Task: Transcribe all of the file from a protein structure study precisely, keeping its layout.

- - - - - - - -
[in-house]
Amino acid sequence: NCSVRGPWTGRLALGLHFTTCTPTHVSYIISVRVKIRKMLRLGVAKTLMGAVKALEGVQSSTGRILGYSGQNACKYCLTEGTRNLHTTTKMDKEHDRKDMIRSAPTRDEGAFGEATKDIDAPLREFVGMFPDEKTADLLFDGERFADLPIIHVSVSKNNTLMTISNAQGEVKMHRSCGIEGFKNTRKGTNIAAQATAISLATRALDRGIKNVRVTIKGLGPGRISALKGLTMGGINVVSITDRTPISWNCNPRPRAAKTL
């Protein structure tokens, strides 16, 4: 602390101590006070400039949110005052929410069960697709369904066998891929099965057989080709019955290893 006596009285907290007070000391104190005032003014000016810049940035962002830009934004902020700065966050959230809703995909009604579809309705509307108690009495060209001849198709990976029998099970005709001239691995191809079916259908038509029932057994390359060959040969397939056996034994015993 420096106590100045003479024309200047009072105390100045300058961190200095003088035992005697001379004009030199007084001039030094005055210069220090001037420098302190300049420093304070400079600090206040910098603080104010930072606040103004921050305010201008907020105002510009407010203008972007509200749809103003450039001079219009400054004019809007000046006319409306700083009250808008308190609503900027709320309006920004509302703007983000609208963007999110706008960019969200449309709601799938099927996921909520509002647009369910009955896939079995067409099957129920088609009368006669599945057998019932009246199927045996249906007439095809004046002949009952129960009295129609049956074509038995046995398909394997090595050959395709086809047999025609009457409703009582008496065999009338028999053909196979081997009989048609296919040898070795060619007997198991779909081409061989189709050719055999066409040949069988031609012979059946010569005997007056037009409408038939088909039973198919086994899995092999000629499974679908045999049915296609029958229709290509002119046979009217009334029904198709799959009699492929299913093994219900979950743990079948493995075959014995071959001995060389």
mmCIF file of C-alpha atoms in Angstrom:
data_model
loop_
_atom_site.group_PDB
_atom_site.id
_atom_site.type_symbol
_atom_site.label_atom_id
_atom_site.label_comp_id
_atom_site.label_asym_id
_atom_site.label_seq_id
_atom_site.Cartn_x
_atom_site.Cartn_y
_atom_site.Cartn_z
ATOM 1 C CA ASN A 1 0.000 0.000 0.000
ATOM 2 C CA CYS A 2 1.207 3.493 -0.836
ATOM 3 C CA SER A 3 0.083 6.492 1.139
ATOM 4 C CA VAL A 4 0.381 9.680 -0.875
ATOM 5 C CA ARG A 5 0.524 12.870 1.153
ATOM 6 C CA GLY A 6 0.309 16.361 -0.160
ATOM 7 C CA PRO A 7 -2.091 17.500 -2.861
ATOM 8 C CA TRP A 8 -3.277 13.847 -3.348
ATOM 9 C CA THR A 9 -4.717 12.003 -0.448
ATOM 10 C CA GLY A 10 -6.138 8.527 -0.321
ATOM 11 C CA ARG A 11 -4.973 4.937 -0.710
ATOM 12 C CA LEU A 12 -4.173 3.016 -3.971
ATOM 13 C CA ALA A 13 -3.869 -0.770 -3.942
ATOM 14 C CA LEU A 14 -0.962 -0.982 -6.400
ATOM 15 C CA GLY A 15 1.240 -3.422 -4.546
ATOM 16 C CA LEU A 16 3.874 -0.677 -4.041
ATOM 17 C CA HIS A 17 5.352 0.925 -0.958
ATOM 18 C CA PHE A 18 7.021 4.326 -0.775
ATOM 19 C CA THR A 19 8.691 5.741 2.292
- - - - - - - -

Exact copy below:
[in-house]
Amino acid sequence: NCSVRGPWTGRLALGLHFTTCTPTHVSYIISVRVKIRKMLRLGVAKTLMGAVKALEGVQSSTGRILGYSGQNACKYCLTEGTRNLHTTTKMDKEHDRKDMIRSAPTRDEGAFGEATKDIDAPLREFVGMFPDEKTADLLFDGERFADLPIIHVSVSKNNTLMTISNAQGEVKMHRSCGIEGFKNTRKGTNIAAQATAISLATRALDRGIKNVRVTIKGLGPGRISALKGLTMGGINVVSITDRTPISWNCNPRPRAAKTL
């Protein structure tokens, strides 16, 4: 602390101590006070400039949110005052929410069960697709369904066998891929099965057989080709019955290893 006596009285907290007070000391104190005032003014000016810049940035962002830009934004902020700065966050959230809703995909009604579809309705509307108690009495060209001849198709990976029998099970005709001239691995191809079916259908038509029932057994390359060959040969397939056996034994015993 420096106590100045003479024309200047009072105390100045300058961190200095003088035992005697001379004009030199007084001039030094005055210069220090001037420098302190300049420093304070400079600090206040910098603080104010930072606040103004921050305010201008907020105002510009407010203008972007509200749809103003450039001079219009400054004019809007000046006319409306700083009250808008308190609503900027709320309006920004509302703007983000609208963007999110706008960019969200449309709601799938099927996921909520509002647009369910009955896939079995067409099957129920088609009368006669599945057998019932009246199927045996249906007439095809004046002949009952129960009295129609049956074509038995046995398909394997090595050959395709086809047999025609009457409703009582008496065999009338028999053909196979081997009989048609296919040898070795060619007997198991779909081409061989189709050719055999066409040949069988031609012979059946010569005997007056037009409408038939088909039973198919086994899995092999000629499974679908045999049915296609029958229709290509002119046979009217009334029904198709799959009699492929299913093994219900979950743990079948493995075959014995071959001995060389």
mmCIF file of C-alpha atoms in Angstrom:
data_model
loop_
_atom_site.group_PDB
_atom_site.id
_atom_site.type_symbol
_atom_site.label_atom_id
_atom_site.label_comp_id
_atom_site.label_asym_id
_atom_site.label_seq_id
_atom_site.Cartn_x
_atom_site.Cartn_y
_atom_site.Cartn_z
ATOM 1 C CA ASN A 1 0.000 0.000 0.000
ATOM 2 C CA CYS A 2 1.207 3.493 -0.836
ATOM 3 C CA SER A 3 0.083 6.492 1.139
ATOM 4 C CA VAL A 4 0.381 9.680 -0.875
ATOM 5 C CA ARG A 5 0.524 12.870 1.153
ATOM 6 C CA GLY A 6 0.309 16.361 -0.160
ATOM 7 C CA PRO A 7 -2.091 17.500 -2.861
ATOM 8 C CA TRP A 8 -3.277 13.847 -3.348
ATOM 9 C CA THR A 9 -4.717 12.003 -0.448
ATOM 10 C CA GLY A 10 -6.138 8.527 -0.321
ATOM 11 C CA ARG A 11 -4.973 4.937 -0.710
ATOM 12 C CA LEU A 12 -4.173 3.016 -3.971
ATOM 13 C CA ALA A 13 -3.869 -0.770 -3.942
ATOM 14 C CA LEU A 14 -0.962 -0.982 -6.400
ATOM 15 C CA GLY A 15 1.240 -3.422 -4.546
ATOM 16 C CA LEU A 16 3.874 -0.677 -4.041
ATOM 17 C CA HIS A 17 5.352 0.925 -0.958
ATOM 18 C CA PHE A 18 7.021 4.326 -0.775
ATOM 19 C CA THR A 19 8.691 5.741 2.292